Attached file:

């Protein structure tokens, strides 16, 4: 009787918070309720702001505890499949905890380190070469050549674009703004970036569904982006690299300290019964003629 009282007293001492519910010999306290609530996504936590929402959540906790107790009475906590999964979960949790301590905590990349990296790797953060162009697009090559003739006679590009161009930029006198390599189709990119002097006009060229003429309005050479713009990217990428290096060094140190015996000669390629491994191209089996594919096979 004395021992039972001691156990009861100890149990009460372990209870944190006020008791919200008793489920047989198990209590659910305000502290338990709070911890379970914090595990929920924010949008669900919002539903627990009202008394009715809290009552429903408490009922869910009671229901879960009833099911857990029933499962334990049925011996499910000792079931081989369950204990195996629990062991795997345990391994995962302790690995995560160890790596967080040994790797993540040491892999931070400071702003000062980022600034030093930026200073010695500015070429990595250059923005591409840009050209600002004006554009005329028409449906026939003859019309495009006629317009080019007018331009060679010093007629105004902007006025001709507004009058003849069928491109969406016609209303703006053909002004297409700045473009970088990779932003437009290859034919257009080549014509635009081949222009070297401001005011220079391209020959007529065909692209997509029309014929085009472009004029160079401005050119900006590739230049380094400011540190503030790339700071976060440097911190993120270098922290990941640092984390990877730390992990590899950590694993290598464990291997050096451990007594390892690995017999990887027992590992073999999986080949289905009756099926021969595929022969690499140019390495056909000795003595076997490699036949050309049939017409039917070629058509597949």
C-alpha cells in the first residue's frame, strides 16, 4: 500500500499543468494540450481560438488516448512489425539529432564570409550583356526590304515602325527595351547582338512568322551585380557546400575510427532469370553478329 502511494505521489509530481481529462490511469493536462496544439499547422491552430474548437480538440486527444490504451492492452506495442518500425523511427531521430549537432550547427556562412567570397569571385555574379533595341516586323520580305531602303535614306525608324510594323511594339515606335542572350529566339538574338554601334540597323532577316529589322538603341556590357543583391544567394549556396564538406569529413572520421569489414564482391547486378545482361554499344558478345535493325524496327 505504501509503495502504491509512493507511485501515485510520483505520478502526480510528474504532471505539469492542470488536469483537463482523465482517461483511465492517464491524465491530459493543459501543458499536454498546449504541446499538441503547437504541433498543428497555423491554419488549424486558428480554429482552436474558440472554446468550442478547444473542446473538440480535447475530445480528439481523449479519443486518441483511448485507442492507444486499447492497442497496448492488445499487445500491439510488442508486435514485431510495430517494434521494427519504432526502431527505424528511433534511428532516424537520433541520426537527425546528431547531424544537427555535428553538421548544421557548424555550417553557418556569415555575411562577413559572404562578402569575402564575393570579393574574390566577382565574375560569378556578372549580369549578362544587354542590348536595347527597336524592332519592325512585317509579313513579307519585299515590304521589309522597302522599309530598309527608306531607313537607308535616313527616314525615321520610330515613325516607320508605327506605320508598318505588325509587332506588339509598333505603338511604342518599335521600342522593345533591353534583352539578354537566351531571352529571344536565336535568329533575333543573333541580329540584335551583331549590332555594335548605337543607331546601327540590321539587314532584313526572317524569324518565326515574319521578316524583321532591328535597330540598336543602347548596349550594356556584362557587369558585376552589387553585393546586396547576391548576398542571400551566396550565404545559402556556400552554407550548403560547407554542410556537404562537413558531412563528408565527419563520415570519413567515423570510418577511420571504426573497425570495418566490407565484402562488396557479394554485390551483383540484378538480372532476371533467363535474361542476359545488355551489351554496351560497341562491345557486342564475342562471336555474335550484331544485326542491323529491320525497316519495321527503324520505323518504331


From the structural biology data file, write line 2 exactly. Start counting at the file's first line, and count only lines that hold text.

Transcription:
C-alpha cells in the first residue's frame, strides 16, 4: 500500500499543468494540450481560438488516448512489425539529432564570409550583356526590304515602325527595351547582338512568322551585380557546400575510427532469370553478329 502511494505521489509530481481529462490511469493536462496544439499547422491552430474548437480538440486527444490504451492492452506495442518500425523511427531521430549537432550547427556562412567570397569571385555574379533595341516586323520580305531602303535614306525608324510594323511594339515606335542572350529566339538574338554601334540597323532577316529589322538603341556590357543583391544567394549556396564538406569529413572520421569489414564482391547486378545482361554499344558478345535493325524496327 505504501509503495502504491509512493507511485501515485510520483505520478502526480510528474504532471505539469492542470488536469483537463482523465482517461483511465492517464491524465491530459493543459501543458499536454498546449504541446499538441503547437504541433498543428497555423491554419488549424486558428480554429482552436474558440472554446468550442478547444473542446473538440480535447475530445480528439481523449479519443486518441483511448485507442492507444486499447492497442497496448492488445499487445500491439510488442508486435514485431510495430517494434521494427519504432526502431527505424528511433534511428532516424537520433541520426537527425546528431547531424544537427555535428553538421548544421557548424555550417553557418556569415555575411562577413559572404562578402569575402564575393570579393574574390566577382565574375560569378556578372549580369549578362544587354542590348536595347527597336524592332519592325512585317509579313513579307519585299515590304521589309522597302522599309530598309527608306531607313537607308535616313527616314525615321520610330515613325516607320508605327506605320508598318505588325509587332506588339509598333505603338511604342518599335521600342522593345533591353534583352539578354537566351531571352529571344536565336535568329533575333543573333541580329540584335551583331549590332555594335548605337543607331546601327540590321539587314532584313526572317524569324518565326515574319521578316524583321532591328535597330540598336543602347548596349550594356556584362557587369558585376552589387553585393546586396547576391548576398542571400551566396550565404545559402556556400552554407550548403560547407554542410556537404562537413558531412563528408565527419563520415570519413567515423570510418577511420571504426573497425570495418566490407565484402562488396557479394554485390551483383540484378538480372532476371533467363535474361542476359545488355551489351554496351560497341562491345557486342564475342562471336555474335550484331544485326542491323529491320525497316519495321527503324520505323518504331